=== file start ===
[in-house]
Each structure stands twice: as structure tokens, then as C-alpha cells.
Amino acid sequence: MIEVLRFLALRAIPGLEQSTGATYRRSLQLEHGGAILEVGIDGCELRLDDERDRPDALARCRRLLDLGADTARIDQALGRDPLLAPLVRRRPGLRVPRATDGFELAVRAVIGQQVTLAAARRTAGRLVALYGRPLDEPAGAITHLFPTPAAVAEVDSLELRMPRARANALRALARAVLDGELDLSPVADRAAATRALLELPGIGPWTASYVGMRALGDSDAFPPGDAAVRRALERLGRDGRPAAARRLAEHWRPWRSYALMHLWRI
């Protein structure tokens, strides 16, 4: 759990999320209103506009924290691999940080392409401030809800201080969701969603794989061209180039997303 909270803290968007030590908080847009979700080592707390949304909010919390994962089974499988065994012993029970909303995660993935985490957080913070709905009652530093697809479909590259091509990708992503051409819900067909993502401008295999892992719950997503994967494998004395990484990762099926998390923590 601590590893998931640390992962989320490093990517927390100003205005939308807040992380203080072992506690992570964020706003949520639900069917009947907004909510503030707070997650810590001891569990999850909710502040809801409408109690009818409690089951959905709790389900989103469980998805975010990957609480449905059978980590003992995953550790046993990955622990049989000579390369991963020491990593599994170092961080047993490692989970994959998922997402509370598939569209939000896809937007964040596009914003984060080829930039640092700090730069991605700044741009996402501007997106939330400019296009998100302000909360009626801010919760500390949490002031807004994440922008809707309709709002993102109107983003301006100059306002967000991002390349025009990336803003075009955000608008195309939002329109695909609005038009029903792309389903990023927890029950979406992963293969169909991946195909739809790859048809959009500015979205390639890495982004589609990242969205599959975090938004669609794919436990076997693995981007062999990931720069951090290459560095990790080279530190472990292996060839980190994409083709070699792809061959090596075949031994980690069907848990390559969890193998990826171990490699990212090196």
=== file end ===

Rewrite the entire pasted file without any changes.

[in-house]
Each structure stands twice: as structure tokens, then as C-alpha cells.
Amino acid sequence: MIEVLRFLALRAIPGLEQSTGATYRRSLQLEHGGAILEVGIDGCELRLDDERDRPDALARCRRLLDLGADTARIDQALGRDPLLAPLVRRRPGLRVPRATDGFELAVRAVIGQQVTLAAARRTAGRLVALYGRPLDEPAGAITHLFPTPAAVAEVDSLELRMPRARANALRALARAVLDGELDLSPVADRAAATRALLELPGIGPWTASYVGMRALGDSDAFPPGDAAVRRALERLGRDGRPAAARRLAEHWRPWRSYALMHLWRI
């Protein structure tokens, strides 16, 4: 759990999320209103506009924290691999940080392409401030809800201080969701969603794989061209180039997303 909270803290968007030590908080847009979700080592707390949304909010919390994962089974499988065994012993029970909303995660993935985490957080913070709905009652530093697809479909590259091509990708992503051409819900067909993502401008295999892992719950997503994967494998004395990484990762099926998390923590 601590590893998931640390992962989320490093990517927390100003205005939308807040992380203080072992506690992570964020706003949520639900069917009947907004909510503030707070997650810590001891569990999850909710502040809801409408109690009818409690089951959905709790389900989103469980998805975010990957609480449905059978980590003992995953550790046993990955622990049989000579390369991963020491990593599994170092961080047993490692989970994959998922997402509370598939569209939000896809937007964040596009914003984060080829930039640092700090730069991605700044741009996402501007997106939330400019296009998100302000909360009626801010919760500390949490002031807004994440922008809707309709709002993102109107983003301006100059306002967000991002390349025009990336803003075009955000608008195309939002329109695909609005038009029903792309389903990023927890029950979406992963293969169909991946195909739809790859048809959009500015979205390639890495982004589609990242969205599959975090938004669609794919436990076997693995981007062999990931720069951090290459560095990790080279530190472990292996060839980190994409083709070699792809061959090596075949031994980690069907848990390559969890193998990826171990490699990212090196």